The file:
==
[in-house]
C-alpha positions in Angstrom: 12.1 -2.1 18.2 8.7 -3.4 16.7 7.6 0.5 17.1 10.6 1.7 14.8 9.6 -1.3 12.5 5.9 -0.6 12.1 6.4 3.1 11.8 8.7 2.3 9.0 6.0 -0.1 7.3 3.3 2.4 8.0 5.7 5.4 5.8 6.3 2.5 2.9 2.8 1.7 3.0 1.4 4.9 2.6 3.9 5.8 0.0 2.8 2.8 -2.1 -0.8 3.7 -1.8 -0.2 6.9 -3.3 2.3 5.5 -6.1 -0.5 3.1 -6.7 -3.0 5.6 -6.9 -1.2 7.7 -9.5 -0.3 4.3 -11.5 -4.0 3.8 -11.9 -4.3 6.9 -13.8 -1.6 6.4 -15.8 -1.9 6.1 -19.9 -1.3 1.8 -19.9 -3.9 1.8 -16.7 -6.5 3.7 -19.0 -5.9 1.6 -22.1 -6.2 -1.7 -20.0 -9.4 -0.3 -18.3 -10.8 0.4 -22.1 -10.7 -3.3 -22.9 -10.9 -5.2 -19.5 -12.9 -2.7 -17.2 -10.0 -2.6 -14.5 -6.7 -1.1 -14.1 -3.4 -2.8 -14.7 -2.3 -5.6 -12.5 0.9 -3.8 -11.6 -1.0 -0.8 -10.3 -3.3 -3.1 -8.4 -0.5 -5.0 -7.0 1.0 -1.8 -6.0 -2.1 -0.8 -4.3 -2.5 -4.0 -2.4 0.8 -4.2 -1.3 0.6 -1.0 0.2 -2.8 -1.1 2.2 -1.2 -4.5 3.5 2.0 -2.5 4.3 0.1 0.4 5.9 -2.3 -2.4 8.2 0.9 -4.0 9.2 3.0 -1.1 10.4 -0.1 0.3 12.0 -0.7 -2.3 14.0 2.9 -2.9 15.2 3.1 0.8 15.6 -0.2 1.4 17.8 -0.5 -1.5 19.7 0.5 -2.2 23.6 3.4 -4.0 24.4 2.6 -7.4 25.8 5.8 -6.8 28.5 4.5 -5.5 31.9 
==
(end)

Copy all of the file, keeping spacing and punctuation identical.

[in-house]
C-alpha positions in Angstrom: 12.1 -2.1 18.2 8.7 -3.4 16.7 7.6 0.5 17.1 10.6 1.7 14.8 9.6 -1.3 12.5 5.9 -0.6 12.1 6.4 3.1 11.8 8.7 2.3 9.0 6.0 -0.1 7.3 3.3 2.4 8.0 5.7 5.4 5.8 6.3 2.5 2.9 2.8 1.7 3.0 1.4 4.9 2.6 3.9 5.8 0.0 2.8 2.8 -2.1 -0.8 3.7 -1.8 -0.2 6.9 -3.3 2.3 5.5 -6.1 -0.5 3.1 -6.7 -3.0 5.6 -6.9 -1.2 7.7 -9.5 -0.3 4.3 -11.5 -4.0 3.8 -11.9 -4.3 6.9 -13.8 -1.6 6.4 -15.8 -1.9 6.1 -19.9 -1.3 1.8 -19.9 -3.9 1.8 -16.7 -6.5 3.7 -19.0 -5.9 1.6 -22.1 -6.2 -1.7 -20.0 -9.4 -0.3 -18.3 -10.8 0.4 -22.1 -10.7 -3.3 -22.9 -10.9 -5.2 -19.5 -12.9 -2.7 -17.2 -10.0 -2.6 -14.5 -6.7 -1.1 -14.1 -3.4 -2.8 -14.7 -2.3 -5.6 -12.5 0.9 -3.8 -11.6 -1.0 -0.8 -10.3 -3.3 -3.1 -8.4 -0.5 -5.0 -7.0 1.0 -1.8 -6.0 -2.1 -0.8 -4.3 -2.5 -4.0 -2.4 0.8 -4.2 -1.3 0.6 -1.0 0.2 -2.8 -1.1 2.2 -1.2 -4.5 3.5 2.0 -2.5 4.3 0.1 0.4 5.9 -2.3 -2.4 8.2 0.9 -4.0 9.2 3.0 -1.1 10.4 -0.1 0.3 12.0 -0.7 -2.3 14.0 2.9 -2.9 15.2 3.1 0.8 15.6 -0.2 1.4 17.8 -0.5 -1.5 19.7 0.5 -2.2 23.6 3.4 -4.0 24.4 2.6 -7.4 25.8 5.8 -6.8 28.5 4.5 -5.5 31.9 